“The £20 is null and void, gone before it arrives”: Covid Realities’ participants responding to the Social Security Advisory Committee

Oct 6, 2020

Kayleigh Garthwaite
Ruth Patrick
Maddy Power
Geoff Page

The Covid Realities project has been working alongside parents and carers since June 2020 to understand the experience and challenges of families on a low-income during the current pandemic. At the moment, we’re working with around 40 parents and carers who are sharing experiences and ideas for change via diaries, discussion groups, and by asking and answering questions recorded by ourselves and participants. Participants can share diary entries with us at any time, and are also prompted by weekly ‘questions of the week’ to tell us about their particular experiences of topical events, such as seeing family again following lockdown, or children returning to school. Together, we are working collectively to document the impact of COVID-19, and to help policymakers make better decisions.  As part of this, we are also holding monthly ‘big ideas meet ups’, where participants can come together to discuss and develop recommendations for policy change. 

In response to the Social Security Advisory Committee’s rapid review of post-lockdown changes to social security benefits, we facilitated a Zoom meet up with five of the parents and carers we are working with. Three were single mums, one was a mum in a relationship, and one was a single dad. Three participants were quite new to UC, whilst one was on legacy benefits, and one had longstanding experience of being on UC. During the session, we  discussed: changes made to the social security system under lockdown; the potential impact of these changes being rolled back; and their recommendations for policy change and policy going forward, to inform the SSAC’s rapid review. Here’s a short summary of what was discussed:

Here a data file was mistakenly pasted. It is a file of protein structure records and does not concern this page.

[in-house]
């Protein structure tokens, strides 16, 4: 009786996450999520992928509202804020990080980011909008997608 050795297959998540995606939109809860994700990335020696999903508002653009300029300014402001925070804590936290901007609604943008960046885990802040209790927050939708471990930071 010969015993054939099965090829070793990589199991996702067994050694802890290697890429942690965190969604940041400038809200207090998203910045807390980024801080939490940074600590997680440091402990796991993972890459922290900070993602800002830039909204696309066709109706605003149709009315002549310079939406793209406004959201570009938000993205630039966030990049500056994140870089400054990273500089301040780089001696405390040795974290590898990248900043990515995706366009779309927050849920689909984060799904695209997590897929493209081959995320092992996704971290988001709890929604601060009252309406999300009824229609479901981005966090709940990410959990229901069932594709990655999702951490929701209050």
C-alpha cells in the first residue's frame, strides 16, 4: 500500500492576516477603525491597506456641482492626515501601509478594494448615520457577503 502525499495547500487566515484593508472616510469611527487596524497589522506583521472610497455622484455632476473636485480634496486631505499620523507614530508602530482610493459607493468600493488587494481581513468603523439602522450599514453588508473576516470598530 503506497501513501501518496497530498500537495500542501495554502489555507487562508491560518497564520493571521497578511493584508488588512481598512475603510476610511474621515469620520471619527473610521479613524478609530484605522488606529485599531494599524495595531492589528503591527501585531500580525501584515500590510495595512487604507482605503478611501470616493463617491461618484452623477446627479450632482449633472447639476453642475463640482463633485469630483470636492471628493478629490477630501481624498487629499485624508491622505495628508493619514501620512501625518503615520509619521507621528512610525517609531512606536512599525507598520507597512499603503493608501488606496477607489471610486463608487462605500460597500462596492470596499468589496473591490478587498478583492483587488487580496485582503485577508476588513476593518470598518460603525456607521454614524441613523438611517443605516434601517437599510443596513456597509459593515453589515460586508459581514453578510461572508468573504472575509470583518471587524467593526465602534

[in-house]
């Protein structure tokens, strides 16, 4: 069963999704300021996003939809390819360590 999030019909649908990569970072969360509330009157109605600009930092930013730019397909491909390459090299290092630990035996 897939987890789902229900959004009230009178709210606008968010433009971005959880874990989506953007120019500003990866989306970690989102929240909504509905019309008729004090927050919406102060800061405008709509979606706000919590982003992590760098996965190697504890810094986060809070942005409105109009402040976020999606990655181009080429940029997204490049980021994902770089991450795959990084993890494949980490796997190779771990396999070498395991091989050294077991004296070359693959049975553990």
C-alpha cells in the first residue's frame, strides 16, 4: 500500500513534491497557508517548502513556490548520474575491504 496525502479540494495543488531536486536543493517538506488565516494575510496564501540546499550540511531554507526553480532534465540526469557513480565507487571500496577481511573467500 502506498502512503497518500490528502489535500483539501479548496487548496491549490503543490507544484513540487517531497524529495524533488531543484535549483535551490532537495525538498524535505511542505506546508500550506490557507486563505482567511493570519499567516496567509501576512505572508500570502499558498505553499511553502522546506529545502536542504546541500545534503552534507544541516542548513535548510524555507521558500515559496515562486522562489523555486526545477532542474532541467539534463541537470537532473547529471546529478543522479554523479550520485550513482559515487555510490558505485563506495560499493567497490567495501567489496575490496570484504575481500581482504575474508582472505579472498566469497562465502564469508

1. Changes made have not delivered big improvements

The government introduced various changes to the social security system under lockdown, including increasing Universal Credit by £20 per week and increasing Working Tax Credits; suspending all work related requirements for benefits until the end of June 2020; and the suspension of face-to-face sickness and disability benefit assessments and Jobcentre appointments.

The £20 uprating of UC was not enough to prevent families on a low income from living in poverty. Victoria B has been on UC since May, and has found the 5 week wait for UC to kick in profoundly difficult. Over the course of the 5 week UC wait, Victoria B had to borrow significantly and got into debt. As a result, she said: ‘even with the £20 I’m worse off because of debts, it does nowt...the £20 is null and void, gone before it arrives.’ Nellie K, who has been receiving UC since earlier this year, agreed, and said: “I can’t say we’ve noticed it.”

A more positive and welcome change was the £150 Council Tax rebate provided by some local authorities, as was the removal of the minimum income floor for self-employed earnings after one year. Not having to attend face to face appointments at the Jobcentre was also flagged as a positive for several reasons, including the logistics of taking children to appointments, as well as the sometimes off-putting and strict Jobcentre environment. Meg T said that going to the Jobcentre used to be ‘so geared up to being helpful, supportive and compassionate…now it’s like a gulag, with security on the door.”